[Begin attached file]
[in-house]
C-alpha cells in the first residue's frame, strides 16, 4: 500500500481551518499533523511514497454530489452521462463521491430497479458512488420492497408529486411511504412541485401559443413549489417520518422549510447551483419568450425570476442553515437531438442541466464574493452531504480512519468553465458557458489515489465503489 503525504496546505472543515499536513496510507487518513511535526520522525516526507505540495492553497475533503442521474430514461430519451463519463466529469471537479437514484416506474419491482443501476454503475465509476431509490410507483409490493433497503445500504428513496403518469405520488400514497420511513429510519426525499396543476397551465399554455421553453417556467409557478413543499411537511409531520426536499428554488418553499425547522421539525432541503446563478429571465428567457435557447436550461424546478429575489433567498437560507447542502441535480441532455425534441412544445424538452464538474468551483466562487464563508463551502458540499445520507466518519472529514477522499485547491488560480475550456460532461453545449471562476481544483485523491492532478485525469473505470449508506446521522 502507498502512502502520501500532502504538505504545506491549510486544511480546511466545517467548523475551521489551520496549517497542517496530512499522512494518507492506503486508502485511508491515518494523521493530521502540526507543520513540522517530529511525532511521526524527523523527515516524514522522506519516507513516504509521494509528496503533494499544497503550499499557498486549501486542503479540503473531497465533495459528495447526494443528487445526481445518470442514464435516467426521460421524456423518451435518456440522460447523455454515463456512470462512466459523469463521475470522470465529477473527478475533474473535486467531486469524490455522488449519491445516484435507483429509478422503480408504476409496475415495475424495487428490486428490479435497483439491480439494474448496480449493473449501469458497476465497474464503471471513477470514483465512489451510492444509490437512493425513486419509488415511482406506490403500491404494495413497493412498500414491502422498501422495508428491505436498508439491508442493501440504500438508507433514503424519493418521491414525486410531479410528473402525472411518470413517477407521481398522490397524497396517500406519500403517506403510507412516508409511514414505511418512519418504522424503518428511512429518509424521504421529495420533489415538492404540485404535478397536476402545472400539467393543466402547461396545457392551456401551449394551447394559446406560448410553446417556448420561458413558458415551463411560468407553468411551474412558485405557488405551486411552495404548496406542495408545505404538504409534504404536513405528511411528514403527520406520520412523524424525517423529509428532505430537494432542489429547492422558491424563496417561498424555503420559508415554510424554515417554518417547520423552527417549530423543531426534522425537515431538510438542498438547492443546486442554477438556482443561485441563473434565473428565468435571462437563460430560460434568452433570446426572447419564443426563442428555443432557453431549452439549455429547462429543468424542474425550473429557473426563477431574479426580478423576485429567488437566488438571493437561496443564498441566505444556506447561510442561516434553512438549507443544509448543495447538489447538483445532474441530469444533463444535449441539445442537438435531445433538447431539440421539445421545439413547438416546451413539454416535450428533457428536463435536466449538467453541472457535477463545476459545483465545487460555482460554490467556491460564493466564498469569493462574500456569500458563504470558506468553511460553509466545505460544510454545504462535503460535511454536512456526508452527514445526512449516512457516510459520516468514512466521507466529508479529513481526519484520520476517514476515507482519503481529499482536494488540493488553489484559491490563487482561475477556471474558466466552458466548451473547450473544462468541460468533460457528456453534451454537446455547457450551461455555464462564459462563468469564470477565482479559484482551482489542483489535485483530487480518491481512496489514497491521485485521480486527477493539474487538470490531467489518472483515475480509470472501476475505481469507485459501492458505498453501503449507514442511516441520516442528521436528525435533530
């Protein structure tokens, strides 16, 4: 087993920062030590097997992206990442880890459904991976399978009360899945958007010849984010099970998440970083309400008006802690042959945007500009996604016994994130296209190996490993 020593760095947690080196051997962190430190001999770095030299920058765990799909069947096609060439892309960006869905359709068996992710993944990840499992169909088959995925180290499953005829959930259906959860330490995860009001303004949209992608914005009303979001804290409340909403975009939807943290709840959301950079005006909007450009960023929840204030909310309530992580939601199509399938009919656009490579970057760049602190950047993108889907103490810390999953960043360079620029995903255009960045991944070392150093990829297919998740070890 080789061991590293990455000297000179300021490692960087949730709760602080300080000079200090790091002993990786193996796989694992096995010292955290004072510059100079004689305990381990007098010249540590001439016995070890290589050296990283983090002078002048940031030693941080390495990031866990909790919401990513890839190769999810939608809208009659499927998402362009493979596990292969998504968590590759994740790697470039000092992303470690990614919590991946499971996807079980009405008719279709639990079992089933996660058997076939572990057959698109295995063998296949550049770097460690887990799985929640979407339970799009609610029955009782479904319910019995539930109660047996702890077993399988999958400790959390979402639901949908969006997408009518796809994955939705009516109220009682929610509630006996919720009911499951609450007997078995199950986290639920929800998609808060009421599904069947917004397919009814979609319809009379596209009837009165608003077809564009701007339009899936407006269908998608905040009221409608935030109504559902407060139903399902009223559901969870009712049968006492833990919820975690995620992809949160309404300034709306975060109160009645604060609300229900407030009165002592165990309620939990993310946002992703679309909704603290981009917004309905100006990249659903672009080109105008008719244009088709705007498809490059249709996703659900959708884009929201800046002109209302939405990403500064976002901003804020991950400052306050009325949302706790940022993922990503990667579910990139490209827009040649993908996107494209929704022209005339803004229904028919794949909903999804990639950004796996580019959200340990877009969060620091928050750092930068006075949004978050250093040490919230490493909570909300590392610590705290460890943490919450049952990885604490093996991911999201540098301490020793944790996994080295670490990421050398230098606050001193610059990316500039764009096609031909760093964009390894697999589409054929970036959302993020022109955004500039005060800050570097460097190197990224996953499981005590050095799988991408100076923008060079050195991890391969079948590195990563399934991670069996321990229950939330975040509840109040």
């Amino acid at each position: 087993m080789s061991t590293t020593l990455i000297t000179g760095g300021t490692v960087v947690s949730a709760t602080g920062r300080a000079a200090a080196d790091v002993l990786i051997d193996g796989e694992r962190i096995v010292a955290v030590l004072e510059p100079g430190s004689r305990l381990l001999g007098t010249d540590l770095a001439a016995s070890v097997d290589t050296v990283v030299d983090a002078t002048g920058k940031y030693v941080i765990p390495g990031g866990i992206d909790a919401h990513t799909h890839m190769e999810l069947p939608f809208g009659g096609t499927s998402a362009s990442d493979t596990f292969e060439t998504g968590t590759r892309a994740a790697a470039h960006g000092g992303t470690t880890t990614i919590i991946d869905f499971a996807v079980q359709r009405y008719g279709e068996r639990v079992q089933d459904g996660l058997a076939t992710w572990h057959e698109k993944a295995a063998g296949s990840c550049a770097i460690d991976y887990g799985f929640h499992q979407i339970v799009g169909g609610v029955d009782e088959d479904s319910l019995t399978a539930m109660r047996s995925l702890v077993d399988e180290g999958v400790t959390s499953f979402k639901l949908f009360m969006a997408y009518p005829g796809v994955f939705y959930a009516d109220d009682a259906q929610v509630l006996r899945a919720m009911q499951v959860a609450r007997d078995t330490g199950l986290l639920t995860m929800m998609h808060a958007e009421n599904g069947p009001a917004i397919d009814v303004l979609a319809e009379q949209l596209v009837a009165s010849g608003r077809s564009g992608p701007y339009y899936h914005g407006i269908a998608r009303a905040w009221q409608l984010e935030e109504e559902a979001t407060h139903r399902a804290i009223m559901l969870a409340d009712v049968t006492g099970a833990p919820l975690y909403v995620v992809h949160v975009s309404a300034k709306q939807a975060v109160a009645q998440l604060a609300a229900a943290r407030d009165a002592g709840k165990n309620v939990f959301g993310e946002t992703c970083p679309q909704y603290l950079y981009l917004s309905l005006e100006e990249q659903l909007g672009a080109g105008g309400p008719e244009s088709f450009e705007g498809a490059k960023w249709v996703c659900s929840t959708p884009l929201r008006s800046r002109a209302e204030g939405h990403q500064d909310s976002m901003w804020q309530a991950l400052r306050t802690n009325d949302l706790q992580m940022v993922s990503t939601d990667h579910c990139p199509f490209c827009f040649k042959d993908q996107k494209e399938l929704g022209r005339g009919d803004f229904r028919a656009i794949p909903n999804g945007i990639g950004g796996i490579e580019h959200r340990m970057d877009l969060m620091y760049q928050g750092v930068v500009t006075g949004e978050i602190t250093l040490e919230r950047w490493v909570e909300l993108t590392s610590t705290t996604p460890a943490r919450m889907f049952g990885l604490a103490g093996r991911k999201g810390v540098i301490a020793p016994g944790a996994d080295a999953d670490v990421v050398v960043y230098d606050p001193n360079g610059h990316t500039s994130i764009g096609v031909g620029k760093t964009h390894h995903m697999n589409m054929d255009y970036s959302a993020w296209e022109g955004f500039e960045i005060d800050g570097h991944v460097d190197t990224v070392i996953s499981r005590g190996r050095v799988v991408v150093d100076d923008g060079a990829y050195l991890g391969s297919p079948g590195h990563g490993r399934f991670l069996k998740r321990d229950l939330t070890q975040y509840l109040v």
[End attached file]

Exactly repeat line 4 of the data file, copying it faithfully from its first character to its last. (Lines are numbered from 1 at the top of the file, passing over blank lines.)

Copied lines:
């Amino acid at each position: 087993m080789s061991t590293t020593l990455i000297t000179g760095g300021t490692v960087v947690s949730a709760t602080g920062r300080a000079a200090a080196d790091v002993l990786i051997d193996g796989e694992r962190i096995v010292a955290v030590l004072e510059p100079g430190s004689r305990l381990l001999g007098t010249d540590l770095a001439a016995s070890v097997d290589t050296v990283v030299d983090a002078t002048g920058k940031y030693v941080i765990p390495g990031g866990i992206d909790a919401h990513t799909h890839m190769e999810l069947p939608f809208g009659g096609t499927s998402a362009s990442d493979t596990f292969e060439t998504g968590t590759r892309a994740a790697a470039h960006g000092g992303t470690t880890t990614i919590i991946d869905f499971a996807v079980q359709r009405y008719g279709e068996r639990v079992q089933d459904g996660l058997a076939t992710w572990h057959e698109k993944a295995a063998g296949s990840c550049a770097i460690d991976y887990g799985f929640h499992q979407i339970v799009g169909g609610v029955d009782e088959d479904s319910l019995t399978a539930m109660r047996s995925l702890v077993d399988e180290g999958v400790t959390s499953f979402k639901l949908f009360m969006a997408y009518p005829g796809v994955f939705y959930a009516d109220d009682a259906q929610v509630l006996r899945a919720m009911q499951v959860a609450r007997d078995t330490g199950l986290l639920t995860m929800m998609h808060a958007e009421n599904g069947p009001a917004i397919d009814v303004l979609a319809e009379q949209l596209v009837a009165s010849g608003r077809s564009g992608p701007y339009y899936h914005g407006i269908a998608r009303a905040w009221q409608l984010e935030e109504e559902a979001t407060h139903r399902a804290i009223m559901l969870a409340d009712v049968t006492g099970a833990p919820l975690y909403v995620v992809h949160v975009s309404a300034k709306q939807a975060v109160a009645q998440l604060a609300a229900a943290r407030d009165a002592g709840k165990n309620v939990f959301g993310e946002t992703c970083p679309q909704y603290l950079y981009l917004s309905l005006e100006e990249q659903l909007g672009a080109g105008g309400p008719e244009s088709f450009e705007g498809a490059k960023w249709v996703c659900s929840t959708p884009l929201r008006s800046r002109a209302e204030g939405h990403q500064d909310s976002m901003w804020q309530a991950l400052r306050t802690n009325d949302l706790q992580m940022v993922s990503t939601d990667h579910c990139p199509f490209c827009f040649k042959d993908q996107k494209e399938l929704g022209r005339g009919d803004f229904r028919a656009i794949p909903n999804g945007i990639g950004g796996i490579e580019h959200r340990m970057d877009l969060m620091y760049q928050g750092v930068v500009t006075g949004e978050i602190t250093l040490e919230r950047w490493v909570e909300l993108t590392s610590t705290t996604p460890a943490r919450m889907f049952g990885l604490a103490g093996r991911k999201g810390v540098i301490a020793p016994g944790a996994d080295a999953d670490v990421v050398v960043y230098d606050p001193n360079g610059h990316t500039s994130i764009g096609v031909g620029k760093t964009h390894h995903m697999n589409m054929d255009y970036s959302a993020w296209e022109g955004f500039e960045i005060d800050g570097h991944v460097d190197t990224v070392i996953s499981r005590g190996r050095v799988v991408v150093d100076d923008g060079a990829y050195l991890g391969s297919p079948g590195h990563g490993r399934f991670l069996k998740r321990d229950l939330t070890q975040y509840l109040v």